Don Glover Conspiracy Theory aside, at the end of ‘69 Kapp wanted his contract re-done (his Exhibit A for the taking the dive theory, btw), and the Vikings not only didn’t re-do his deal, they traded him to New England, and into NFL obscurity.

The Vikings turned to Gary Cuozzo, who was basically Brooks Bollinger before Brooks Bollinger. The team essentially wasted the two best statistical years the Purple People Eaters had before they re-acquired Tarkenton prior to the 1972 season, a season in which they returned to the Super Bowl a second time.

So let’s say the Vikings either don’t trade Tarkenton, or do a new deal with Kapp. I think you can make areasonable argument that the Vikings probably go to at least one more Super Bowl, and they would have beaten either the Colts or Dolphins in Super Bowl V or VI. And if they win one...does that affect the result in future appearances?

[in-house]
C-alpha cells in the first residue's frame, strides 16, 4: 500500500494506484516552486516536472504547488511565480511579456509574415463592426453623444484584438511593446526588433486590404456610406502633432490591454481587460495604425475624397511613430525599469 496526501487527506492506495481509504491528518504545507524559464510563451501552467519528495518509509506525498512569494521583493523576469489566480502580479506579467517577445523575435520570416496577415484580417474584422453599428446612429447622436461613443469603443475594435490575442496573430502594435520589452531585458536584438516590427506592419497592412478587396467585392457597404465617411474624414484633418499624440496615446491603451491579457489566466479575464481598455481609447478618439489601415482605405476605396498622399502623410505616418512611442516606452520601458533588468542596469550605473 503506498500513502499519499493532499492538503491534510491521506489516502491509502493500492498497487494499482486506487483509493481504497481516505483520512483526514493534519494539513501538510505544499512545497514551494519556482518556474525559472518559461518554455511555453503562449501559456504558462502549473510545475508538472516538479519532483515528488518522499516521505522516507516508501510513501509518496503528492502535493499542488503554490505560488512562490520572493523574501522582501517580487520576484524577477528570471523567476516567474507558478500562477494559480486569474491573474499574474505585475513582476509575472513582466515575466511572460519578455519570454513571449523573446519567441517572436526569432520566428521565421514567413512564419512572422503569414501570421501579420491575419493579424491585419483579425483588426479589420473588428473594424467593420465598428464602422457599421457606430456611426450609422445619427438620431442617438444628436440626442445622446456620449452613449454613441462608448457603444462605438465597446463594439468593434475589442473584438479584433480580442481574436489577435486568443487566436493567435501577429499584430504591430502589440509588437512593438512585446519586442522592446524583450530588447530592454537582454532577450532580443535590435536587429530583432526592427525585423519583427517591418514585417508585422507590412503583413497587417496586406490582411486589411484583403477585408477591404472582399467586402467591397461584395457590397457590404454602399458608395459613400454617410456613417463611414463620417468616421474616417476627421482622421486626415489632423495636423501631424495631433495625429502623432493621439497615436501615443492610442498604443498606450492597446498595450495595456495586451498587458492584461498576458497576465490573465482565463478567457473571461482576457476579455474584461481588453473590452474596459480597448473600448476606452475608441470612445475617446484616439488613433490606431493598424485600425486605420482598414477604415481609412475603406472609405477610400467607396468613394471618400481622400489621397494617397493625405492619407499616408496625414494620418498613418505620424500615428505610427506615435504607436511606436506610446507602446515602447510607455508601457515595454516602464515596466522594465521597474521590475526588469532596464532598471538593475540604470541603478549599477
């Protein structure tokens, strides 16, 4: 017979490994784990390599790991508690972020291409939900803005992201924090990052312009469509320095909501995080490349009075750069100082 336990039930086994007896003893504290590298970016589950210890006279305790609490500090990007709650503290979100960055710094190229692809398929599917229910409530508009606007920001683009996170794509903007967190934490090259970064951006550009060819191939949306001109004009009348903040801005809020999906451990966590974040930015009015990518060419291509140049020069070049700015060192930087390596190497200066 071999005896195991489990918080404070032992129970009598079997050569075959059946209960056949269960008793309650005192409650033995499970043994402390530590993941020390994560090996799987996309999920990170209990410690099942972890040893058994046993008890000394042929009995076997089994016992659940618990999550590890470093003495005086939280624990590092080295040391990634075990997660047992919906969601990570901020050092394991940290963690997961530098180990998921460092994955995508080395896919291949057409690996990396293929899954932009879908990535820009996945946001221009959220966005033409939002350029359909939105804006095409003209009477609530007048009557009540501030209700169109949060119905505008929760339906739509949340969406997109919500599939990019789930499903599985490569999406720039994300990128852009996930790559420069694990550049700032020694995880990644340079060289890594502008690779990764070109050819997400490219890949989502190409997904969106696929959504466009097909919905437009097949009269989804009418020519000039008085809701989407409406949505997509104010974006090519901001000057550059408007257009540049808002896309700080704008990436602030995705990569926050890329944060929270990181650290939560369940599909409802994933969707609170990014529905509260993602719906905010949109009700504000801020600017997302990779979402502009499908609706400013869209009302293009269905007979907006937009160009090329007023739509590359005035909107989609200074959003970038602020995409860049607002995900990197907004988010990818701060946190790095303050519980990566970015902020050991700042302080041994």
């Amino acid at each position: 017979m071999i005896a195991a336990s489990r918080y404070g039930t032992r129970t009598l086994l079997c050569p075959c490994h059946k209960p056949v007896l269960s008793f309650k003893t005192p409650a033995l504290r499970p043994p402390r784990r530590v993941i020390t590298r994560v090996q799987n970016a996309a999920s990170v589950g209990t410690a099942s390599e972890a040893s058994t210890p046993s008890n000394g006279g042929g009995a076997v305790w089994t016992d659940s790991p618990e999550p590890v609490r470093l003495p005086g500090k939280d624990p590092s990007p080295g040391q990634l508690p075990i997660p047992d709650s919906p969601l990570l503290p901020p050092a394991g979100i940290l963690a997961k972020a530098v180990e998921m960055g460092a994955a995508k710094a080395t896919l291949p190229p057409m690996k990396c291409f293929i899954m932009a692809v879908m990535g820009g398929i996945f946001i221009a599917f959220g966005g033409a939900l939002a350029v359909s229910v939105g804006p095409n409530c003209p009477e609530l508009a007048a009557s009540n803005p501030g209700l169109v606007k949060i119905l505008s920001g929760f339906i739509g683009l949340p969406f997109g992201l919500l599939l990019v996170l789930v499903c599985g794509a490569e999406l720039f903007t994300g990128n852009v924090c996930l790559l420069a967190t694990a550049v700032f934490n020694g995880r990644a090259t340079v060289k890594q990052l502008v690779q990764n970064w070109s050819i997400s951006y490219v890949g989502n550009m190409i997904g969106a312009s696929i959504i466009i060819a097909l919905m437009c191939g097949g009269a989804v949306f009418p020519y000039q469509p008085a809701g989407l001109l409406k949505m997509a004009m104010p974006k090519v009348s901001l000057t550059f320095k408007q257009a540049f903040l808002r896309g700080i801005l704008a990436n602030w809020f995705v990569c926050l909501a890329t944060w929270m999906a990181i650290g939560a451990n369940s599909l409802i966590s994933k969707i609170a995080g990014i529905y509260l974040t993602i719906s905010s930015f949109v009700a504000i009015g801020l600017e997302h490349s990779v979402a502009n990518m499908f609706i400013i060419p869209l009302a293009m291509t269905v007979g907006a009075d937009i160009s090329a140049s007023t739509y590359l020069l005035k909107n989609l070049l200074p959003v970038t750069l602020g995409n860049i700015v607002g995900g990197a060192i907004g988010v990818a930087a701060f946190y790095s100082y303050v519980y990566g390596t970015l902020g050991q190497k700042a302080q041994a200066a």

As Tarkenton was nearing the end of his playing days, the Vikings drafted Tommy Kramer in the first round of the 1977 draft, and he took over when Tarkenton retired. Kramer was ensconsed as the starter from 1979-1986. When injuries started to take their toll, Wade Wilson took over, from 1987-1991, and then he was supplanted by Rich Gannon. And this is where we get to our next big crossroads.

In 1991-92, Gannon went 14-9 as a starter (I know, I know, QB WINZ RAWR), and the Vikings won the NFC Central in ‘92, which was Denny Green’s first year. During that season Gannon started out strong, and then struggled in a week 10 loss to the Oilers. He was replaced by Sean Salisbury, who started the next three games. The Vikings won two of them, then Green went back to Gannon in week 14, against the 49ers, and the Vikings lost. Salisbury played the final two games, both Vikings wins, and played very well in the season finale, a 27-7 win which saw him really outplay a young Brett Favre.